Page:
As you embrace 2013 planning, thoroughly assess your marketing program as a means to identity opportunities and gaps in execution.
With an in-depth understanding of where you are today, and what you have the potential to do, it’s much easier to properly allocate time, talent and budgets, and create strategic plans that propel your program forward.
Wondering where to start? Below, I outline 10 areas within your organization that are worth a critical look during the planning process.
10 Marketing Assessment Considerations
Business Cores — To build a powerful marketing program and brand, it’s important that a strong business foundation is in place. Consider business cores such as financial health, customer service, product quality and culture, and how they relate to overall marketing efforts. Are there areas to improve or severe roadblocks that hinder your potential?
Audiences — How well does your organization communicate with key stakeholders such as employees, customers, media and prospects? Are there audiences that you are neglecting?
Marketing Performance — How do you track and report success (i.e. content downloads, customer retention rates, lead quality score, profitability, etc.)? How have your campaigns historically performed in these areas?
Marketing Cores — Do you have the foundational pieces in place that are necessary to truly execute an integrated inbound marketing program, or will much of your time be dedicated to builders that don’t drive immediate results?
Lead Sources — Where do you currently get leads? Can you better capitalize on these outlets? Are there other, more effective, lead-gen sources worth investigating?
Marketing Team Strength — How competent is your internal team in all areas of marketing strategy and execution? Do inadequacies justify hiring a new employee or bringing on an agency for support?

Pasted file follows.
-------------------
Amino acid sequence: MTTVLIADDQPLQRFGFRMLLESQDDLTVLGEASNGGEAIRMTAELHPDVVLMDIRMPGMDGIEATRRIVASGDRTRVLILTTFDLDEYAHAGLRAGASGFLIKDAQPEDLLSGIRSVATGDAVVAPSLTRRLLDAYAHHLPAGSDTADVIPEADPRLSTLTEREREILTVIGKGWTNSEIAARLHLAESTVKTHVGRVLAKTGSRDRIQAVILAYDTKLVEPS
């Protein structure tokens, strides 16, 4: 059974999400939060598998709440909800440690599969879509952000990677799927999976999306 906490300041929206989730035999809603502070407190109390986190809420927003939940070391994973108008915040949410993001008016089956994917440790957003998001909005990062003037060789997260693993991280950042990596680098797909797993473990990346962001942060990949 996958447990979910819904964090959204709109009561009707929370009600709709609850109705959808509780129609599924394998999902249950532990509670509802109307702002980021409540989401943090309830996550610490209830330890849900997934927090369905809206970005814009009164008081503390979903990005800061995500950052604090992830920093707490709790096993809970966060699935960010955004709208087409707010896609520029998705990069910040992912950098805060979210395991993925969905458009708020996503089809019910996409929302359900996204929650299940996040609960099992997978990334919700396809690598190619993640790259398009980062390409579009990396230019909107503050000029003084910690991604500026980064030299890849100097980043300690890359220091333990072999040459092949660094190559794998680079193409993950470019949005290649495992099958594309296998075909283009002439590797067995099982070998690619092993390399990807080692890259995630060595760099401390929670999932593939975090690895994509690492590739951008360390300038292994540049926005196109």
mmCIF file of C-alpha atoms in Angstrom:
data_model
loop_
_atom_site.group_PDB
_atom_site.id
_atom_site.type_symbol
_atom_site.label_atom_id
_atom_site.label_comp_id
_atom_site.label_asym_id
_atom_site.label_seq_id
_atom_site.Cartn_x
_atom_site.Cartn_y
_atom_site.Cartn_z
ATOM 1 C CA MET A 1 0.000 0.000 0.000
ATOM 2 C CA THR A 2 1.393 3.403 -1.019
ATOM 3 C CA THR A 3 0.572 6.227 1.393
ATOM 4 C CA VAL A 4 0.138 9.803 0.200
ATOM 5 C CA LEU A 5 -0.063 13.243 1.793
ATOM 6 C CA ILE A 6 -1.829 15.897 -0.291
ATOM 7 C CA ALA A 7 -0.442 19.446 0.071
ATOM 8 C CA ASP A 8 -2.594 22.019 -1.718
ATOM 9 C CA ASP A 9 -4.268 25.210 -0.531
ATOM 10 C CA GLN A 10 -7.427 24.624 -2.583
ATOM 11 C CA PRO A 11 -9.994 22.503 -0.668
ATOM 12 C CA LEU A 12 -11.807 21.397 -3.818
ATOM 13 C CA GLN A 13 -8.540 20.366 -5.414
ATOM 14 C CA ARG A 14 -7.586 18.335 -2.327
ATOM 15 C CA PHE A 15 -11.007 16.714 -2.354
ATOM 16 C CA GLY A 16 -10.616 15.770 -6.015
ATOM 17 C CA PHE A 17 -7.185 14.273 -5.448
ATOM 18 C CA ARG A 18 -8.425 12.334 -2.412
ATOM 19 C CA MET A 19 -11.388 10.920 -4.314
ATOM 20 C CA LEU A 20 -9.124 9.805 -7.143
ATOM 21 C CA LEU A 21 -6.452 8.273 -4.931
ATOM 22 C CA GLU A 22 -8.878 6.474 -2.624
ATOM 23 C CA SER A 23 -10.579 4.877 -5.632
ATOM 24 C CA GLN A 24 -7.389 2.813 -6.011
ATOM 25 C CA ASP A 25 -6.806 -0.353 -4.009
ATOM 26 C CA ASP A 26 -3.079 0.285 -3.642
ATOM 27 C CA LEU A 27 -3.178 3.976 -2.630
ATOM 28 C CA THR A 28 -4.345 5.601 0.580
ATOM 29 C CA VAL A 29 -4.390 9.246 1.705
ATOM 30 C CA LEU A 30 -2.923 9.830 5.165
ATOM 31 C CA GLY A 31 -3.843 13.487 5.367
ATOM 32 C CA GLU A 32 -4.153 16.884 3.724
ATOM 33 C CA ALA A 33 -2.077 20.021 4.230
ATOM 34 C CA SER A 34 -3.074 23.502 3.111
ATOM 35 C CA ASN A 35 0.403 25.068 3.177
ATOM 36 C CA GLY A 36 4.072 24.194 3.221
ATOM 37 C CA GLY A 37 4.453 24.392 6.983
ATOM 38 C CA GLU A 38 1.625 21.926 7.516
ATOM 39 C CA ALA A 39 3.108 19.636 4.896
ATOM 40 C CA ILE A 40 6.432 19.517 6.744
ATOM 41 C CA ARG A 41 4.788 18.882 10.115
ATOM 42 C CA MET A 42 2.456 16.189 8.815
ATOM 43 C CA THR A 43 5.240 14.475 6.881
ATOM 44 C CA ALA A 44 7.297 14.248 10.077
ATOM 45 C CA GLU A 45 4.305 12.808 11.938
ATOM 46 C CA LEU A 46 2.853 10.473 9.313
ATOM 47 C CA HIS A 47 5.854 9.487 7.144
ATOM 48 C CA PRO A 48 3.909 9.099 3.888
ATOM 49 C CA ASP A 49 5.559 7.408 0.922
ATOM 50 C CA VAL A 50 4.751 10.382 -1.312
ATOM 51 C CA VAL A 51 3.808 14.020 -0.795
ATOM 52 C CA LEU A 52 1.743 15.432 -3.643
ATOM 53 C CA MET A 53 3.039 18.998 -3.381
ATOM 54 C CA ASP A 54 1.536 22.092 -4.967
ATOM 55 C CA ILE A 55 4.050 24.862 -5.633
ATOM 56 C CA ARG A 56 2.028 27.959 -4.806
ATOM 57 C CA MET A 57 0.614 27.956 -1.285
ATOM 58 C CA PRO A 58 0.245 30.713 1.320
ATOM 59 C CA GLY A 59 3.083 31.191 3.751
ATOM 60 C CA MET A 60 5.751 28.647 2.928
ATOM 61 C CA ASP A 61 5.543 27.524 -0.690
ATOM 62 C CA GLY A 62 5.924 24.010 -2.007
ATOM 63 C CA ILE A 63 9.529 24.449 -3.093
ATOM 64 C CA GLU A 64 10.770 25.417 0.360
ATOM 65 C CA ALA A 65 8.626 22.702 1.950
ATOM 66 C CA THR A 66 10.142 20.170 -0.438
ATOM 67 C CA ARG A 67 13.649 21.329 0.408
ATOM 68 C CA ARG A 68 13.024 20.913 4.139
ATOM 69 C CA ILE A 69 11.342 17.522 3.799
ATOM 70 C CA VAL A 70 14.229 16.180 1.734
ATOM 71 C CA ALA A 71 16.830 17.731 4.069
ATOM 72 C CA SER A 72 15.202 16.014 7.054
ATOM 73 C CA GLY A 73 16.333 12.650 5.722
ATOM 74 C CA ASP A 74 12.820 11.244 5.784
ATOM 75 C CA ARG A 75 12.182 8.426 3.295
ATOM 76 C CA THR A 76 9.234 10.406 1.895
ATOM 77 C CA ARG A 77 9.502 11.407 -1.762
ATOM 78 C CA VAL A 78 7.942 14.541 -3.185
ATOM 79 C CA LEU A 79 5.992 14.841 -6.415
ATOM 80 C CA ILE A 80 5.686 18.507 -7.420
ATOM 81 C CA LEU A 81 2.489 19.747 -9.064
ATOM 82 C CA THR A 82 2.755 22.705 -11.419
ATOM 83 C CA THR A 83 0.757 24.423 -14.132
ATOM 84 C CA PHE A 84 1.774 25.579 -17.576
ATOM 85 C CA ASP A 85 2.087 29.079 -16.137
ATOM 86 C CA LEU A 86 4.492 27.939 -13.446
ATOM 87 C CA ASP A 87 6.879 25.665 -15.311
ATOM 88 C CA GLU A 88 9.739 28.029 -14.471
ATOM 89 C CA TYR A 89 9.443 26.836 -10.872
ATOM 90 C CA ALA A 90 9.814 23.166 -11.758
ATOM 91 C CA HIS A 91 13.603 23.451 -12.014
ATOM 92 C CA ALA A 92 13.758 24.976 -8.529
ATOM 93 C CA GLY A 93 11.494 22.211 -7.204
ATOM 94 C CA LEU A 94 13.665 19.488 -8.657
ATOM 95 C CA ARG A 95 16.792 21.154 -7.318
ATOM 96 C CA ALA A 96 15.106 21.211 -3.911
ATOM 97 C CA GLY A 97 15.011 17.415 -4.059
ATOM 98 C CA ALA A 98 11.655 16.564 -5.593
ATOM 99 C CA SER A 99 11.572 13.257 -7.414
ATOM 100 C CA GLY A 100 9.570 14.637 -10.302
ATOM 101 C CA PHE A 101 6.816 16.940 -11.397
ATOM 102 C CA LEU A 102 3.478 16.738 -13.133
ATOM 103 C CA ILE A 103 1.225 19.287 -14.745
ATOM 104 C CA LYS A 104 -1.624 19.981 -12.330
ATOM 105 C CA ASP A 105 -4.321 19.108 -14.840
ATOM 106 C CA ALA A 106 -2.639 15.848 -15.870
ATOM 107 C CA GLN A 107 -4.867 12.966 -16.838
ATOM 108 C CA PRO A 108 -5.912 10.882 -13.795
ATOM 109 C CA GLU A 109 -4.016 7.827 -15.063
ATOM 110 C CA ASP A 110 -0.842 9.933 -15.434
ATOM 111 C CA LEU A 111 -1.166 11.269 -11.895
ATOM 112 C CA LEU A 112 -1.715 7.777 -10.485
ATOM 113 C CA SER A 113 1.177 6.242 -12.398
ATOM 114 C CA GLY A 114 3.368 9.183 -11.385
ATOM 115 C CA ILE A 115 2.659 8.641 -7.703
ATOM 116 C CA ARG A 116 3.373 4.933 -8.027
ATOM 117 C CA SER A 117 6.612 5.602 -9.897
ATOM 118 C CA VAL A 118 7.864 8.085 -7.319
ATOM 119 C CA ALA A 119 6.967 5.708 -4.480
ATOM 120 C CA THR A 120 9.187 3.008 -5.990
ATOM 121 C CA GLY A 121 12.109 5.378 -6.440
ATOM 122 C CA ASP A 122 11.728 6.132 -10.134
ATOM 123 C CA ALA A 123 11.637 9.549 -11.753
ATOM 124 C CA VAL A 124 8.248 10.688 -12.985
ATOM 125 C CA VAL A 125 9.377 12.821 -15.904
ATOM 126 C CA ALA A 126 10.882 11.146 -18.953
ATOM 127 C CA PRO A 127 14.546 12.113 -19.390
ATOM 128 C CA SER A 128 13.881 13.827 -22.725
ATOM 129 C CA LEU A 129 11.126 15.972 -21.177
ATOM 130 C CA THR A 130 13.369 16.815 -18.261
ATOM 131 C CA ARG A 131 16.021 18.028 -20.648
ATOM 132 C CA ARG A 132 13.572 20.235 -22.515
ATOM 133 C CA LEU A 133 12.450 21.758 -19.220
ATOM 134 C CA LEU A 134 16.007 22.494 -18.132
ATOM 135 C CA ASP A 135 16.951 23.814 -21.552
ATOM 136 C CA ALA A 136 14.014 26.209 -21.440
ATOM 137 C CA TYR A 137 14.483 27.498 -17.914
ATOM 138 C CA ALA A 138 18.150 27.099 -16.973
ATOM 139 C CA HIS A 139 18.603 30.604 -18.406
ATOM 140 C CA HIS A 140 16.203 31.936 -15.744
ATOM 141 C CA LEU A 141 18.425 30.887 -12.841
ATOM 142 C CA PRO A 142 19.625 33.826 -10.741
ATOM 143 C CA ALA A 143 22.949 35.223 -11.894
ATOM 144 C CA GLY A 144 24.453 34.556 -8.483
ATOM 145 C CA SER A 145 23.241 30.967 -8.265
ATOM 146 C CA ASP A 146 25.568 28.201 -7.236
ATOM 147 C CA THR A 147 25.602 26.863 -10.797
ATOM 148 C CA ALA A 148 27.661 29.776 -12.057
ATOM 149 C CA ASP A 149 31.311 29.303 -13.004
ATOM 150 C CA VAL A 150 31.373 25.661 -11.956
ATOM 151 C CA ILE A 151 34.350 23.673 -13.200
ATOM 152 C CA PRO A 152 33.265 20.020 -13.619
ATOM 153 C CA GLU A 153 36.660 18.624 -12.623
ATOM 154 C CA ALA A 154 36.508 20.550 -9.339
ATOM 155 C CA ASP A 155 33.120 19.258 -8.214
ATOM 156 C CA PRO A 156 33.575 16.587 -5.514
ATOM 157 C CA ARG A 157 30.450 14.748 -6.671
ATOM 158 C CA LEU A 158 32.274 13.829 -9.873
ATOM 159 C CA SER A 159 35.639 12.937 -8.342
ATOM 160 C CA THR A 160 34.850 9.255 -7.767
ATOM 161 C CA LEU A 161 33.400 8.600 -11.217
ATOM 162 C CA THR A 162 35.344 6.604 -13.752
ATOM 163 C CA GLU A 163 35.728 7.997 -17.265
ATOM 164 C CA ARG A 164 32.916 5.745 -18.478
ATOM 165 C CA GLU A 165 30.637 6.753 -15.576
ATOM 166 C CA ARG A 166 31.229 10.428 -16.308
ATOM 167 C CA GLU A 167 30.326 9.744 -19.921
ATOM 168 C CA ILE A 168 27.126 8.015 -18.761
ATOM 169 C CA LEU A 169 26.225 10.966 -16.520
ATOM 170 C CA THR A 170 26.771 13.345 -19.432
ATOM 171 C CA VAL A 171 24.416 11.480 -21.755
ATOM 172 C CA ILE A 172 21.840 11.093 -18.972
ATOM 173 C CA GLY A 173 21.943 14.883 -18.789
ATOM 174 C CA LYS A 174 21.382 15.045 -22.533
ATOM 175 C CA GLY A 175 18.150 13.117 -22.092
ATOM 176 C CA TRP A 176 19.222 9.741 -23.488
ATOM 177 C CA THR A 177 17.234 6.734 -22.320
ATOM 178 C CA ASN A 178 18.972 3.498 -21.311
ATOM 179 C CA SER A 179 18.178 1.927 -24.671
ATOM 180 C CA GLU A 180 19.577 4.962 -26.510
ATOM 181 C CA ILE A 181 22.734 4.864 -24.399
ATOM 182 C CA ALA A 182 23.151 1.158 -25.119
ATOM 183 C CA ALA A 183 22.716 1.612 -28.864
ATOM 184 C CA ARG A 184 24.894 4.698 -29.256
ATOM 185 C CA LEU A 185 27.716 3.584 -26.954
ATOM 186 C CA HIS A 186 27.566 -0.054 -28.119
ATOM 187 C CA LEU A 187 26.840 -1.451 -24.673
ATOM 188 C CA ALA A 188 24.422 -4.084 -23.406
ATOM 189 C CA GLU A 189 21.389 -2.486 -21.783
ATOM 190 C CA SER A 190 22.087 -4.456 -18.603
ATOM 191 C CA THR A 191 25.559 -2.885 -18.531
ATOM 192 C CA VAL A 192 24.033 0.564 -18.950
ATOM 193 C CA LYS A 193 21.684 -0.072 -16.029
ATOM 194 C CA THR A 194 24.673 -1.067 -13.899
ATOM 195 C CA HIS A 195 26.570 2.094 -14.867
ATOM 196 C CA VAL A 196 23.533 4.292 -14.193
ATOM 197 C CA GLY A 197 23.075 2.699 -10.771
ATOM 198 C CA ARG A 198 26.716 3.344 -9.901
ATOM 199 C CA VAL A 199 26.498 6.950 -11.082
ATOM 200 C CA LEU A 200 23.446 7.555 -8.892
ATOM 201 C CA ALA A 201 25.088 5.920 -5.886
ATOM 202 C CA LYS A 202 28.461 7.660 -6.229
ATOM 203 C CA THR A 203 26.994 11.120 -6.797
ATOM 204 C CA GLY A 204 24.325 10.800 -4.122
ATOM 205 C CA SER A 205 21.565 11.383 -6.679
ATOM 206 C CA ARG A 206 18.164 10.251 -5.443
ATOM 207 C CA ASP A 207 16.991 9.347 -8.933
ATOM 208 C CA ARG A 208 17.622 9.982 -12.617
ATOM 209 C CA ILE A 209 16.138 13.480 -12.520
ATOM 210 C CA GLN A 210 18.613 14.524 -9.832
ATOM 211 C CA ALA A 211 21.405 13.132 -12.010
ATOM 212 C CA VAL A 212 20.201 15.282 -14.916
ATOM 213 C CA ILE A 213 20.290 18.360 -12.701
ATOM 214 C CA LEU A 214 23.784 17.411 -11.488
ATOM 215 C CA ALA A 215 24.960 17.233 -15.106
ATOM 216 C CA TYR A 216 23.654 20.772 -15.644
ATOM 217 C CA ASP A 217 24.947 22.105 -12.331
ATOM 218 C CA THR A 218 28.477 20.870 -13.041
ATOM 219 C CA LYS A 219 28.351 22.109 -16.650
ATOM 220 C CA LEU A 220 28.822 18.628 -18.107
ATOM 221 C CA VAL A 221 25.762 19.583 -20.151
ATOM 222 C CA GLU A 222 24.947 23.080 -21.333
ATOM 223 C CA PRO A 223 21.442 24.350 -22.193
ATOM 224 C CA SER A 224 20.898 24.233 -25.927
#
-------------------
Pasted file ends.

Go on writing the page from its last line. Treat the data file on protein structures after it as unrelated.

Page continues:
Marketing Technology Utilization — What marketing and sales technologies do you currently use? Are there technologies that would make your job more efficient, effective or track-able?
Social Media Marketing — How is your company currently using social media to connect with audiences, generate leads and raise your profile? Where can you improve?
Content Marketing — Is content creation and distribution a crucial piece of your marketing strategy? Do you regularly blog, and publish content like case studies, ebooks, whitepapers and webinars?
Public Relations — What have you historically done in terms of PR, and are there ways to enhance your program through social, speaking opportunities, content and networking?
Introducing a Marketing Intelligence Engine
The above categories are derived from PR 20/20’s new marketing intelligence engine, Net Marketing Score. As a free online tool, NMS assesses the strength of your business and marketing foundations, forecasts potential and aligns expectations.
Learn more about its origins on the PR 20/20 blog, and sign up for beta access.
What do you consider when planning for the new year? Share your thoughts in the comments below.
About the Author: Paul Roetzer is the founder and CEO of PR 20/20, a certified Gold HubSpot partner and inbound marketing agency that combines content, public relations, social media and search marketing into integrated campaigns.